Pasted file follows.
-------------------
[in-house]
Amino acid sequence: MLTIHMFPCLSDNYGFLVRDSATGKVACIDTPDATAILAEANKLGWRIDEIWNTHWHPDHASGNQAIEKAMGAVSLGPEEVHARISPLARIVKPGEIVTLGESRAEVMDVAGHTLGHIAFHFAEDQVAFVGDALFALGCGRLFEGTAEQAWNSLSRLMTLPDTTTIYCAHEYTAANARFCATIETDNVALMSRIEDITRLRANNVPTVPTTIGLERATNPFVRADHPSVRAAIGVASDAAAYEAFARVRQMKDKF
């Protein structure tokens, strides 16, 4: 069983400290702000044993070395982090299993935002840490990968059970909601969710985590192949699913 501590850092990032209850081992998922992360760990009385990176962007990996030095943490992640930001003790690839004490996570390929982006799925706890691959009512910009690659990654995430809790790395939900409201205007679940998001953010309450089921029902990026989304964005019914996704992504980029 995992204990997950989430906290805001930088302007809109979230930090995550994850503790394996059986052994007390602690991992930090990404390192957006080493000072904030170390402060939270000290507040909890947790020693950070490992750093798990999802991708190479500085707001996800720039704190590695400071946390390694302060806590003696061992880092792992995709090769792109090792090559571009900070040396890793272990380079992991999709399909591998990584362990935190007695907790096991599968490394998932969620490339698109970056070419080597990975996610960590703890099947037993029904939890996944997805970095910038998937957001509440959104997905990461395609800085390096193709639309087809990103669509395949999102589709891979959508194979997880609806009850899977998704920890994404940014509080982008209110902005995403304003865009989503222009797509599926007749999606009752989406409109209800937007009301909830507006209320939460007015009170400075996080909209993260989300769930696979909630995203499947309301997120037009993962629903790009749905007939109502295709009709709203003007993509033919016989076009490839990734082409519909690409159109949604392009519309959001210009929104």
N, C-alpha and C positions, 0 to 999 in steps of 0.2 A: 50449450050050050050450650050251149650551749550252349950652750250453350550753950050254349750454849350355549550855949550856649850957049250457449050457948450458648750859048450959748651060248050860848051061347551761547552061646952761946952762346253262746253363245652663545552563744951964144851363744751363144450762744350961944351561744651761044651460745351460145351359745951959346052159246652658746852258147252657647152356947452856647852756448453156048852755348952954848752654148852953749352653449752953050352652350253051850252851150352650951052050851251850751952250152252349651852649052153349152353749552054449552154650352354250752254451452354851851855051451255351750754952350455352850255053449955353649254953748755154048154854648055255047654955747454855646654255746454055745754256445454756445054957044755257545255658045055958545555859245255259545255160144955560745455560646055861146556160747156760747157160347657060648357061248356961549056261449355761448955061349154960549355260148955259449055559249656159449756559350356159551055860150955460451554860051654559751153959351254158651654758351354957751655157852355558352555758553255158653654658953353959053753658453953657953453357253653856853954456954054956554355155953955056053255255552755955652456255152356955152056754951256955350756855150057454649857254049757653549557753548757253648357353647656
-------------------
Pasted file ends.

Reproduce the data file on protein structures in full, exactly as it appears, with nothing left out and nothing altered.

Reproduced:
[in-house]
Amino acid sequence: MLTIHMFPCLSDNYGFLVRDSATGKVACIDTPDATAILAEANKLGWRIDEIWNTHWHPDHASGNQAIEKAMGAVSLGPEEVHARISPLARIVKPGEIVTLGESRAEVMDVAGHTLGHIAFHFAEDQVAFVGDALFALGCGRLFEGTAEQAWNSLSRLMTLPDTTTIYCAHEYTAANARFCATIETDNVALMSRIEDITRLRANNVPTVPTTIGLERATNPFVRADHPSVRAAIGVASDAAAYEAFARVRQMKDKF
């Protein structure tokens, strides 16, 4: 069983400290702000044993070395982090299993935002840490990968059970909601969710985590192949699913 501590850092990032209850081992998922992360760990009385990176962007990996030095943490992640930001003790690839004490996570390929982006799925706890691959009512910009690659990654995430809790790395939900409201205007679940998001953010309450089921029902990026989304964005019914996704992504980029 995992204990997950989430906290805001930088302007809109979230930090995550994850503790394996059986052994007390602690991992930090990404390192957006080493000072904030170390402060939270000290507040909890947790020693950070490992750093798990999802991708190479500085707001996800720039704190590695400071946390390694302060806590003696061992880092792992995709090769792109090792090559571009900070040396890793272990380079992991999709399909591998990584362990935190007695907790096991599968490394998932969620490339698109970056070419080597990975996610960590703890099947037993029904939890996944997805970095910038998937957001509440959104997905990461395609800085390096193709639309087809990103669509395949999102589709891979959508194979997880609806009850899977998704920890994404940014509080982008209110902005995403304003865009989503222009797509599926007749999606009752989406409109209800937007009301909830507006209320939460007015009170400075996080909209993260989300769930696979909630995203499947309301997120037009993962629903790009749905007939109502295709009709709203003007993509033919016989076009490839990734082409519909690409159109949604392009519309959001210009929104």
N, C-alpha and C positions, 0 to 999 in steps of 0.2 A: 50449450050050050050450650050251149650551749550252349950652750250453350550753950050254349750454849350355549550855949550856649850957049250457449050457948450458648750859048450959748651060248050860848051061347551761547552061646952761946952762346253262746253363245652663545552563744951964144851363744751363144450762744350961944351561744651761044651460745351460145351359745951959346052159246652658746852258147252657647152356947452856647852756448453156048852755348952954848752654148852953749352653449752953050352652350253051850252851150352650951052050851251850751952250152252349651852649052153349152353749552054449552154650352354250752254451452354851851855051451255351750754952350455352850255053449955353649254953748755154048154854648055255047654955747454855646654255746454055745754256445454756445054957044755257545255658045055958545555859245255259545255160144955560745455560646055861146556160747156760747157160347657060648357061248356961549056261449355761448955061349154960549355260148955259449055559249656159449756559350356159551055860150955460451554860051654559751153959351254158651654758351354957751655157852355558352555758553255158653654658953353959053753658453953657953453357253653856853954456954054956554355155953955056053255255552755955652456255152356955152056754951256955350756855150057454649857254049757653549557753548757253648357353647656